Rate rise no longer looms? Wall Street held its nerve and bounced higher right through to the end of trading this morning, unlike the day before, when its nerve failed in the last hour. But there was an easy explanation for this new confidence — a very senior Fed official pouring a large jug of cold water on the chances of a rate rise in September and perhaps for the rest of 2015. New York Fed President William Dudley said in a pre-trade briefing:

“The bottom line: we have been assessing domestic and international financial markets closely in terms of their implications for the US economic outlook and we will continue to do so. From my perspective, at this moment, the decision to begin the normalization process at the September FOMC meeting seems less compelling to me than it was a few weeks ago … What we’re seeing is not a US problem. This is very different to the financial crisis. The financial crisis was very much about us. This isn’t about us.”

Dudley says his view could change by the time of the Fed meeting on September 16 and 17, but it all depends on what happens in financial markets (and especially inflation). Another view from the upper levels of the Fed comes in the next day or so at the Jackson Hole Conference, where vice-chair Stanley Fischer is due to speak. — Glenn Dyer

Boom, boom redux? Dudley’s retreat on the rate rise timing was gold to US investors searching for a reason to buy, buy, buy, which they did, did, did. So, by the close, the Dow’s 620-point rise and the S&P 500’s 72-point gain were the third-biggest ever. But in percentage terms (3.95% for the Dow and 3.93% for the S&P 500), it was only the 154th largest for the S&P and the 136th largest for the Dow. Howard Silverblatt, senior index analyst at S&P Dow Jones Indices, said the rebound added US$643 billion back onto the S&P 500’s market value, but the Index was still light US$1.4 trillion thanks to un-regained losses over the past seven trading sessions. So what are the chances of a repeat tonight? It all depends on what is happening in China and the Shanghai market as you read this. — Glenn Dyer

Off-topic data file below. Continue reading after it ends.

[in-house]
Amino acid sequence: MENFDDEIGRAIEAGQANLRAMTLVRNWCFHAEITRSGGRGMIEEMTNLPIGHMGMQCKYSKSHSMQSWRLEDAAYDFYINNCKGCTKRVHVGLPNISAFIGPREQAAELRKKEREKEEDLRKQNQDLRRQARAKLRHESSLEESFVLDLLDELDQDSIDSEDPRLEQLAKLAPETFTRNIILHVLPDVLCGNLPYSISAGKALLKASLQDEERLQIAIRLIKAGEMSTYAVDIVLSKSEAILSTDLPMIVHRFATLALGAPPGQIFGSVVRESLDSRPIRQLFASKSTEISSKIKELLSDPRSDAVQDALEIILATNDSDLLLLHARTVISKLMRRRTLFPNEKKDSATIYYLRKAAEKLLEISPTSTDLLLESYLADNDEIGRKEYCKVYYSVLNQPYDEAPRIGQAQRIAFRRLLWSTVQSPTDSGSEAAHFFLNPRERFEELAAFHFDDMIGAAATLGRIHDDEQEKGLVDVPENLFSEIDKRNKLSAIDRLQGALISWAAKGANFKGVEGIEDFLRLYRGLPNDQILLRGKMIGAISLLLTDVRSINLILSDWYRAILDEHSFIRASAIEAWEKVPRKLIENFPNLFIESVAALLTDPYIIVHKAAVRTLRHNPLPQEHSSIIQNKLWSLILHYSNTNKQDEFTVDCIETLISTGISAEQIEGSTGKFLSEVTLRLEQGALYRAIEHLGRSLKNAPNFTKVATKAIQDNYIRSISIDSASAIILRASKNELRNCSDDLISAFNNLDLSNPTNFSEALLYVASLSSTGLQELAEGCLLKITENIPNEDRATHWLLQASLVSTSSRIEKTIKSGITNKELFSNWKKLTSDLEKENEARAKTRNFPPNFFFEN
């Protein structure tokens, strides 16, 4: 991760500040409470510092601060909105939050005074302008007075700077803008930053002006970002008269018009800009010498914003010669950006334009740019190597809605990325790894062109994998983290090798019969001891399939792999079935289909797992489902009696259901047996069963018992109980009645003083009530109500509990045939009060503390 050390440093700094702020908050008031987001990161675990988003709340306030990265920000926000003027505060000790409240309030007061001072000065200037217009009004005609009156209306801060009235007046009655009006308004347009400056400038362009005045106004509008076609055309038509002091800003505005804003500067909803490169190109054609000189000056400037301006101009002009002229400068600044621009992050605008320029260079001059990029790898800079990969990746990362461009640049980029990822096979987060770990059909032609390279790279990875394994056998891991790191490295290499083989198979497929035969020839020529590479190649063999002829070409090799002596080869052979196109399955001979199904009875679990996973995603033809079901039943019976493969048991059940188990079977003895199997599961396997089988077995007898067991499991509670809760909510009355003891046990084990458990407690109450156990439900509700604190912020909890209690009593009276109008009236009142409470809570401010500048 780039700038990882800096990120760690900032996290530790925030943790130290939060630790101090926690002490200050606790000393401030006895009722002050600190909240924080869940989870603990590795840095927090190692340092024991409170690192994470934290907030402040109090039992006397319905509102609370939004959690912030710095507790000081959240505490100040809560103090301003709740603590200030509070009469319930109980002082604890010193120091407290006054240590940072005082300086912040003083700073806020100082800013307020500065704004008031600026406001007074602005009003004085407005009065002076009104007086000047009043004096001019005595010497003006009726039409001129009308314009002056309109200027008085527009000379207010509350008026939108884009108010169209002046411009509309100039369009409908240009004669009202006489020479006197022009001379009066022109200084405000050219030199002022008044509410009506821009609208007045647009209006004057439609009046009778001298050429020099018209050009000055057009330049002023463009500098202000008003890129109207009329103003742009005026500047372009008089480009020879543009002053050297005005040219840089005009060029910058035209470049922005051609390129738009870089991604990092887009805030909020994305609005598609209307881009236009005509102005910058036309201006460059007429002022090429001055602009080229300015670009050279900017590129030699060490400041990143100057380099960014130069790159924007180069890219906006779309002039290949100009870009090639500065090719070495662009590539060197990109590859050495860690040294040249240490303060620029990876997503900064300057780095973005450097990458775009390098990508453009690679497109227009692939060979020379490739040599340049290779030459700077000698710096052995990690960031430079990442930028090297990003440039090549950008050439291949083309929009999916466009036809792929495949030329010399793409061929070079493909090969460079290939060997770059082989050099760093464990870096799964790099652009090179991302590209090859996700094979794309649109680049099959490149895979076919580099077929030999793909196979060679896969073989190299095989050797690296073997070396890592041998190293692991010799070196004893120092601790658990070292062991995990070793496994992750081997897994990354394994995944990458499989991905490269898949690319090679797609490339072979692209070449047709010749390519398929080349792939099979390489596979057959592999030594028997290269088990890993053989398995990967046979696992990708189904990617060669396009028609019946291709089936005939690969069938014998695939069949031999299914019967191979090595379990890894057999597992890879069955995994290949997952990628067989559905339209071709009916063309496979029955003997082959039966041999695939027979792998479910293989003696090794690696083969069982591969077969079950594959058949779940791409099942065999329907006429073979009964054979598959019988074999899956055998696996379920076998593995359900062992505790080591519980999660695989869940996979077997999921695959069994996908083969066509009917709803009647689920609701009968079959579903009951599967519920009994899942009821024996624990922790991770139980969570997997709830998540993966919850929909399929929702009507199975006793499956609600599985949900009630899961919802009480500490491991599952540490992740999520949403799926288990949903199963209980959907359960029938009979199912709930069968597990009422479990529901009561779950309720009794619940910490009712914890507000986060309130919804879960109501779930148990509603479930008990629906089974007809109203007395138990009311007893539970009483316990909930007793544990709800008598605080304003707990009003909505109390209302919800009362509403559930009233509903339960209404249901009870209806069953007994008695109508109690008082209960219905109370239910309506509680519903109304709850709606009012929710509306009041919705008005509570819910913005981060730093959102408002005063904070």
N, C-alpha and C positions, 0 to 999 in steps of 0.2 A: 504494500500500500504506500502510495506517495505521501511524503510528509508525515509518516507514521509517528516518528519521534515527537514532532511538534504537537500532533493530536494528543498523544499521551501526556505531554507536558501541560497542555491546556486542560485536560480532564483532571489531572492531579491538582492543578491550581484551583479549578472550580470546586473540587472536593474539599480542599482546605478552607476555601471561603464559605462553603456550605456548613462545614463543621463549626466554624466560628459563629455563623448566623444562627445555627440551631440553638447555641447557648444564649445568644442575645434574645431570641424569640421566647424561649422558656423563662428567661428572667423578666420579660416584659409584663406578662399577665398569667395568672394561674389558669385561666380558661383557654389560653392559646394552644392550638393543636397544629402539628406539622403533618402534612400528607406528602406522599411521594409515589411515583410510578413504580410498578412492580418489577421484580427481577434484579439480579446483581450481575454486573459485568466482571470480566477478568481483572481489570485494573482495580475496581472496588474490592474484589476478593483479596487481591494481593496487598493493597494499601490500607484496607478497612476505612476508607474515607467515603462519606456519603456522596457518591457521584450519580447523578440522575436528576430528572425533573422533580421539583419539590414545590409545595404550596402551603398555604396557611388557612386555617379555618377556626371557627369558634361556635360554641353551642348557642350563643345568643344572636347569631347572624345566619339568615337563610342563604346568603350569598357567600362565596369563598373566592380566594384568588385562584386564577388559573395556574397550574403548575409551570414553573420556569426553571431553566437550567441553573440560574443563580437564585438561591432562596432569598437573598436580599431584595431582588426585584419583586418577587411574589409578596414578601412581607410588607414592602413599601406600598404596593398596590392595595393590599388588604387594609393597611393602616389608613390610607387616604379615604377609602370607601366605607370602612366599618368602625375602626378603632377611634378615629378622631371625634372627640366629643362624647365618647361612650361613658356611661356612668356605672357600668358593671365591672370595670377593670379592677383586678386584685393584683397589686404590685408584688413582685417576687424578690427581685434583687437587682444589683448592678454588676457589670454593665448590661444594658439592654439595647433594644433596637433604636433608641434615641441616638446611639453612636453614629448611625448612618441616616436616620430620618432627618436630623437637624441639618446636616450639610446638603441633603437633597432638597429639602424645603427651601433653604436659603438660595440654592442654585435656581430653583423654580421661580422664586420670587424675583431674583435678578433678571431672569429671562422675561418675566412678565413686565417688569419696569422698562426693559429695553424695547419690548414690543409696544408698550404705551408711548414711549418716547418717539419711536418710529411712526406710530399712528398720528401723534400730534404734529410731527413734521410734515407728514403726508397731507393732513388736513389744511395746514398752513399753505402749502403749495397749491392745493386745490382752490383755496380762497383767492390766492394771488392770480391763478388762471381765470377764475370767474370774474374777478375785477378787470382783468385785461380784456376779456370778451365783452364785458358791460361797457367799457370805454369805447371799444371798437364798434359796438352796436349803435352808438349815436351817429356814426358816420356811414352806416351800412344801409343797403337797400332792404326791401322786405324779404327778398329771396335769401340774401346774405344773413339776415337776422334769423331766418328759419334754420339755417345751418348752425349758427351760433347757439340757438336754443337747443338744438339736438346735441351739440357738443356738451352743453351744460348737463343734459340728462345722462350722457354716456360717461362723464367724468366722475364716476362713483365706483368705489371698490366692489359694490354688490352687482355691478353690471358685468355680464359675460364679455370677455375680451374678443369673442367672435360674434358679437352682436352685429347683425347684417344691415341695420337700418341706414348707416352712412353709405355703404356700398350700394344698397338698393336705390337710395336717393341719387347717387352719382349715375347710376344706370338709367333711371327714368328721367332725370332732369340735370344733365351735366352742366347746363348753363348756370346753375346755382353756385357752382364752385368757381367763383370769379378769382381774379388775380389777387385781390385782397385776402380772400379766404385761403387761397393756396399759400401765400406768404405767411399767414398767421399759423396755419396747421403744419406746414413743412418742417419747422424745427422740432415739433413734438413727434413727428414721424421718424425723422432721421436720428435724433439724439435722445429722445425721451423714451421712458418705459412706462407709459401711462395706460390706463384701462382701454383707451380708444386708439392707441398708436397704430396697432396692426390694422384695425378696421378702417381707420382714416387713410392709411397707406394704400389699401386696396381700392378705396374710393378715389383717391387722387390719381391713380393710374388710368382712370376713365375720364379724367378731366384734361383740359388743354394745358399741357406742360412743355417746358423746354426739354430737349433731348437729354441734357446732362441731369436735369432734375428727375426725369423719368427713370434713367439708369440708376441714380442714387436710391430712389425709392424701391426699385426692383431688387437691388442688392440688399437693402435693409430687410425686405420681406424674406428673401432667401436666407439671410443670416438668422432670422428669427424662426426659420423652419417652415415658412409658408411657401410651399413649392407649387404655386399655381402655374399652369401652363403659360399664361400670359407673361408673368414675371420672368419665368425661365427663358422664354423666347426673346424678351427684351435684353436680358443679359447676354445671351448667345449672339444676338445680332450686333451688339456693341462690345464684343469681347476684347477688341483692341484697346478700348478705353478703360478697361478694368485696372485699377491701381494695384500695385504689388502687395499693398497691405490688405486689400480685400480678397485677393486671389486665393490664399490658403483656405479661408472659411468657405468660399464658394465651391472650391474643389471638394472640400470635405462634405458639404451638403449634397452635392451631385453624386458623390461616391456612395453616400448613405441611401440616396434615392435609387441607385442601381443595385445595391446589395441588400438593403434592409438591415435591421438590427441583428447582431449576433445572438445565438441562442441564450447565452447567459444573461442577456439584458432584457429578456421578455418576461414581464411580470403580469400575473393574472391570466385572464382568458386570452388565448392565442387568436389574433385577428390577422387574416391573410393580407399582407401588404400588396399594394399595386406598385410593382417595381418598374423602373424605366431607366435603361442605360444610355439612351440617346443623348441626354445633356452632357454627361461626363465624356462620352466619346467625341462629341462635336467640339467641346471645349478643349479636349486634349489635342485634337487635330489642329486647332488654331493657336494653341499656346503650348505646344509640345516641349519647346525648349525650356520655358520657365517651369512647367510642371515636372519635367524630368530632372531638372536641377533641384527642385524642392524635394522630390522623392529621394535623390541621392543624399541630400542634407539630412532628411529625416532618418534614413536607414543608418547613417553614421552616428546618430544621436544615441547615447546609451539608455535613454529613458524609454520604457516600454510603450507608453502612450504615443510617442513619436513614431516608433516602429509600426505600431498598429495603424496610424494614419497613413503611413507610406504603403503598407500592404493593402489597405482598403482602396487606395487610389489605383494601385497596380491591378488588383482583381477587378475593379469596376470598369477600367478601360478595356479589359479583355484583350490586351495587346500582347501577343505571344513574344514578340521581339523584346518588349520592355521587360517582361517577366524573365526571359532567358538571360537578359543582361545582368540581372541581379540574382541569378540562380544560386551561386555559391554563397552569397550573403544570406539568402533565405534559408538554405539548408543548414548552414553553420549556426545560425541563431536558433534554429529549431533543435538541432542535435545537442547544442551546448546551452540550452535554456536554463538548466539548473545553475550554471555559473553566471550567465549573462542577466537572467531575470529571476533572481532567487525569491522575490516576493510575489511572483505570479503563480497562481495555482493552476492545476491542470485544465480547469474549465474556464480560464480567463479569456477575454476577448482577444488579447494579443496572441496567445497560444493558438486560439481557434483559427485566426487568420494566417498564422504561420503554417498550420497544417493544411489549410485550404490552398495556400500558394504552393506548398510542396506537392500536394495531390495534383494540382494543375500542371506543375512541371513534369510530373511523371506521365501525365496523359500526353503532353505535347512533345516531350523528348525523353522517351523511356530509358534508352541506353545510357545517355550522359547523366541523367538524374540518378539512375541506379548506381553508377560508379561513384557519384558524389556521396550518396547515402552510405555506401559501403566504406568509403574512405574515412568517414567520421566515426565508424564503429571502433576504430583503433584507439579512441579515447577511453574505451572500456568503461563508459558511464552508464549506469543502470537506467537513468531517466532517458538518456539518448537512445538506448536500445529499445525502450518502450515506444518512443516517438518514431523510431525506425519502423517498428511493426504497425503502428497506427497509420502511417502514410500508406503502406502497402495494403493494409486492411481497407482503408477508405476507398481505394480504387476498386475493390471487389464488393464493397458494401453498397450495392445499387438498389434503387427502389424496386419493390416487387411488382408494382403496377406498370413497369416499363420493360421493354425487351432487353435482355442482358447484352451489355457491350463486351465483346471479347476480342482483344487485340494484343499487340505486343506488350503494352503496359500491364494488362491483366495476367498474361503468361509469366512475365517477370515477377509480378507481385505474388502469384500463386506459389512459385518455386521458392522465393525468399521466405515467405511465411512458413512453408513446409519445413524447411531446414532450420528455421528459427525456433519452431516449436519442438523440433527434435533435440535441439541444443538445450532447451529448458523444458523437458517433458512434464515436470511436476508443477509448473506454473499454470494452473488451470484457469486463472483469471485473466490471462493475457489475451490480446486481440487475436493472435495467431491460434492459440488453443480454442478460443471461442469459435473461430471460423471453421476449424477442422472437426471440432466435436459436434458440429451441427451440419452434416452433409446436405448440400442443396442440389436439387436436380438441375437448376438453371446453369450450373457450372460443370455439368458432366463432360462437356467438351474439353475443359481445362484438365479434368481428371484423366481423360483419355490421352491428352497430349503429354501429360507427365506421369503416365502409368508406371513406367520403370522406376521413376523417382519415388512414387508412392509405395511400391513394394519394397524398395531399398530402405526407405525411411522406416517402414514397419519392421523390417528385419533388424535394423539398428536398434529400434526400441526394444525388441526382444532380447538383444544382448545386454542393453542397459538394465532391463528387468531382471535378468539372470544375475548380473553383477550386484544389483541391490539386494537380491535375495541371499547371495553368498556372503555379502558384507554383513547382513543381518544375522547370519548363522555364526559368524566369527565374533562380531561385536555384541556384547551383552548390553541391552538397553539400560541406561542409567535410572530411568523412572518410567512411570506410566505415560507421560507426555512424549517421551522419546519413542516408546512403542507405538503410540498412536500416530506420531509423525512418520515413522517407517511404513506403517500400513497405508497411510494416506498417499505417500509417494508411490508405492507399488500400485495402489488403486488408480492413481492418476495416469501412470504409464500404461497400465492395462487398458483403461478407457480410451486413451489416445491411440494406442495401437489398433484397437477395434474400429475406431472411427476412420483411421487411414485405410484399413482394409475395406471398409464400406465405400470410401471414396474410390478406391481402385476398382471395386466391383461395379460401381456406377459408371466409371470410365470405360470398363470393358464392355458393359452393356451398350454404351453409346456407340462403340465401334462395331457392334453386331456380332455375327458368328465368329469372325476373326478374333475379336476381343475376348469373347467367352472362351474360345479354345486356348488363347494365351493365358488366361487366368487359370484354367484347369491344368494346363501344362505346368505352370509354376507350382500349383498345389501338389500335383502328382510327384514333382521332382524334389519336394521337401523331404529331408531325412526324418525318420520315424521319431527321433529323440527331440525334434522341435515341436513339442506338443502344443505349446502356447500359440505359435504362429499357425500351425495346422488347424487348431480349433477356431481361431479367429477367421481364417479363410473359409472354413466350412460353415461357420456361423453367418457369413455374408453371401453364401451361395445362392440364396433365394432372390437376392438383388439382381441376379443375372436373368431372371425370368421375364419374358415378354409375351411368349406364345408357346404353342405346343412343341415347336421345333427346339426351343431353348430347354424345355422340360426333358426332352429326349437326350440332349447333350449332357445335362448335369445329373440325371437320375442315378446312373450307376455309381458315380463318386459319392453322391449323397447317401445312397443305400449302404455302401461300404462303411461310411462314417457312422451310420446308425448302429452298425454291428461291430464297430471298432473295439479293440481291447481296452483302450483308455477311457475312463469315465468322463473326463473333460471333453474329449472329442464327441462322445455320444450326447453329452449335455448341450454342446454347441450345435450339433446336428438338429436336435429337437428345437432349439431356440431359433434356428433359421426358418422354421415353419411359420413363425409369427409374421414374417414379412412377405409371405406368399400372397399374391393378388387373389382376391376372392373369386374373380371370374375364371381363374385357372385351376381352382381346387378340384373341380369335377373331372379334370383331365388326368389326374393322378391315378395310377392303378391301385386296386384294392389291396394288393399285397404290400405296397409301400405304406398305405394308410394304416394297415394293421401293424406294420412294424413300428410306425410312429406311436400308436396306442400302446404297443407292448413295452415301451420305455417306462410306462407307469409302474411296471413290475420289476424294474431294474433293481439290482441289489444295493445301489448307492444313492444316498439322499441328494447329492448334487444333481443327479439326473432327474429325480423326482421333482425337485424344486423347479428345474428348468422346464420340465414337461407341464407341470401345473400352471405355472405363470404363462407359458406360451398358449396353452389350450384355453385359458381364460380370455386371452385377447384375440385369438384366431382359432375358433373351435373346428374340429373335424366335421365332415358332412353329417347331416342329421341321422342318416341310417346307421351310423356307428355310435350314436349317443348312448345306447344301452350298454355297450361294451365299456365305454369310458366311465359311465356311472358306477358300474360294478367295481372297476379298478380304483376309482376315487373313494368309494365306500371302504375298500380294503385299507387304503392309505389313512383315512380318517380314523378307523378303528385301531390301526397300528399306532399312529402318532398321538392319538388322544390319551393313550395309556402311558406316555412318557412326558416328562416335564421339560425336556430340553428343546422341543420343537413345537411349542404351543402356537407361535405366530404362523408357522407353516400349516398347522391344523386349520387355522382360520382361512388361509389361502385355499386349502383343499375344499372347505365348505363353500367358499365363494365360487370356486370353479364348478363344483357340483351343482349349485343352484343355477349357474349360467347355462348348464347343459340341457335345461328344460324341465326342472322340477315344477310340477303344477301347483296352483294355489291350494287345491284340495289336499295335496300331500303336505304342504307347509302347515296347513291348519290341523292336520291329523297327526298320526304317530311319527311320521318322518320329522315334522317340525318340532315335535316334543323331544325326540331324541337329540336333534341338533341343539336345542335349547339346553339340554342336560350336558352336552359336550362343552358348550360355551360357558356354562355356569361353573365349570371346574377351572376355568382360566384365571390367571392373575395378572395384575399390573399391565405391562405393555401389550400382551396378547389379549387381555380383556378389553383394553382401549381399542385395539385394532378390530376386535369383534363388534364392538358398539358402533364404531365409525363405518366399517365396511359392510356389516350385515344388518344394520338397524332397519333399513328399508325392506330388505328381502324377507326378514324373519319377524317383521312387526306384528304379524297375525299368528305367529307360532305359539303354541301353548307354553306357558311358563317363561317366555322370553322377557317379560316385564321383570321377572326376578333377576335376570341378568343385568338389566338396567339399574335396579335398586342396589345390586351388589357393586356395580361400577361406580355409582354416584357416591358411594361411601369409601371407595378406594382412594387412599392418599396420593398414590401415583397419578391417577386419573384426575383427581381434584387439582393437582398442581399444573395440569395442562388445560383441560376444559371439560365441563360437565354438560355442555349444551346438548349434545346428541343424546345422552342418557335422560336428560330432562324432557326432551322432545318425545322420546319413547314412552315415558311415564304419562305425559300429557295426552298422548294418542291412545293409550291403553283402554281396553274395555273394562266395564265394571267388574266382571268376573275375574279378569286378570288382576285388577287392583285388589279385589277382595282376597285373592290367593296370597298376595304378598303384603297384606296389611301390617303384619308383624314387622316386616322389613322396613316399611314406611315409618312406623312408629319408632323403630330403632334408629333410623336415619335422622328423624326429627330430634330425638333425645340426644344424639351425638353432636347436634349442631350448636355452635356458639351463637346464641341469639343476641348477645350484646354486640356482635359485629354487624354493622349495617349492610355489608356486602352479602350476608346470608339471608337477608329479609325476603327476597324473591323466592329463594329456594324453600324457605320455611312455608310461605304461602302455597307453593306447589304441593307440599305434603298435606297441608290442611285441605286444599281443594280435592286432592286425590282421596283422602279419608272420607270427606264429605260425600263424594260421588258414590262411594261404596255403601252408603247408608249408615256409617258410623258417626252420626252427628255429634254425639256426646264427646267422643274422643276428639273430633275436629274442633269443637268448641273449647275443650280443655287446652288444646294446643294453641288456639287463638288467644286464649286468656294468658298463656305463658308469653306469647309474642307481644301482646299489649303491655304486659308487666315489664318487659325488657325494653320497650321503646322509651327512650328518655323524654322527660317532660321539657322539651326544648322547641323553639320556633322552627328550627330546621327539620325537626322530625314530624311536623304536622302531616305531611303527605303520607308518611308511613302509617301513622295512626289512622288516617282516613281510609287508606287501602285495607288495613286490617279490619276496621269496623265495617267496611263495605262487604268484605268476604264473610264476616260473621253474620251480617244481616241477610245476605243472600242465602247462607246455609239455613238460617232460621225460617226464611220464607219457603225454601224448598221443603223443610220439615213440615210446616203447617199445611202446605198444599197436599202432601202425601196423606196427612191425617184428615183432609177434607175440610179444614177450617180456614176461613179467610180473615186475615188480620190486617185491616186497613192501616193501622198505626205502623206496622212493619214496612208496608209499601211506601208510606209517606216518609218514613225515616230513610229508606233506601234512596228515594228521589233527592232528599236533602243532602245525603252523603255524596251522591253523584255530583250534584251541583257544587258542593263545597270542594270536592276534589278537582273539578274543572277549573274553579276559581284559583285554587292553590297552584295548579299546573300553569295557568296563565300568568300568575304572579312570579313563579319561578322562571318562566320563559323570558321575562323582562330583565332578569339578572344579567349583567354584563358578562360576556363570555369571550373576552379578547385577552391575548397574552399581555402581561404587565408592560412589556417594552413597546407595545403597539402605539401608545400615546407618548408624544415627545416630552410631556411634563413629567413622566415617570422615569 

Housing, the real policy problem. While the great, good worthy and less than worthy were chattering away at the faux summit in Sydney yesterday organised by The Australian Financial Review and The Australian, Australia’s key economic and financial threat was being highlighted at another Sydney conference by Wayne Byers, the head of APRA, the key financial regulator. His speech homed in on the central risk to the financial system and the economy — our growing over-dependence on housing. Byers told the conference:

“Housing lending now accounts for around 40% of banking industry assets, and a little under two-thirds of the aggregate loan portfolio. With such a concentration in a single business line, we are all banking on housing lending remaining ‘as safe as houses’ … The environment in which housing lenders operate is one of heightened risk; and there is reason to conclude that housing portfolio risk profiles might have increased, and underwriting standards softened, over time … We are also in an environment of subdued income growth. Household income growth has been relatively low over the past couple of years, and is now broadly in line with underlying inflation — implying minimal growth in real terms, and limited capacity to support significantly higher debt levels.”

That’s regulator code for “we are more than a bit worried” (even though we have taken steps to slow the rate of growth in housing loans and hopefully the price bubblettes in Sydney and Melbourne). — Glenn Dyer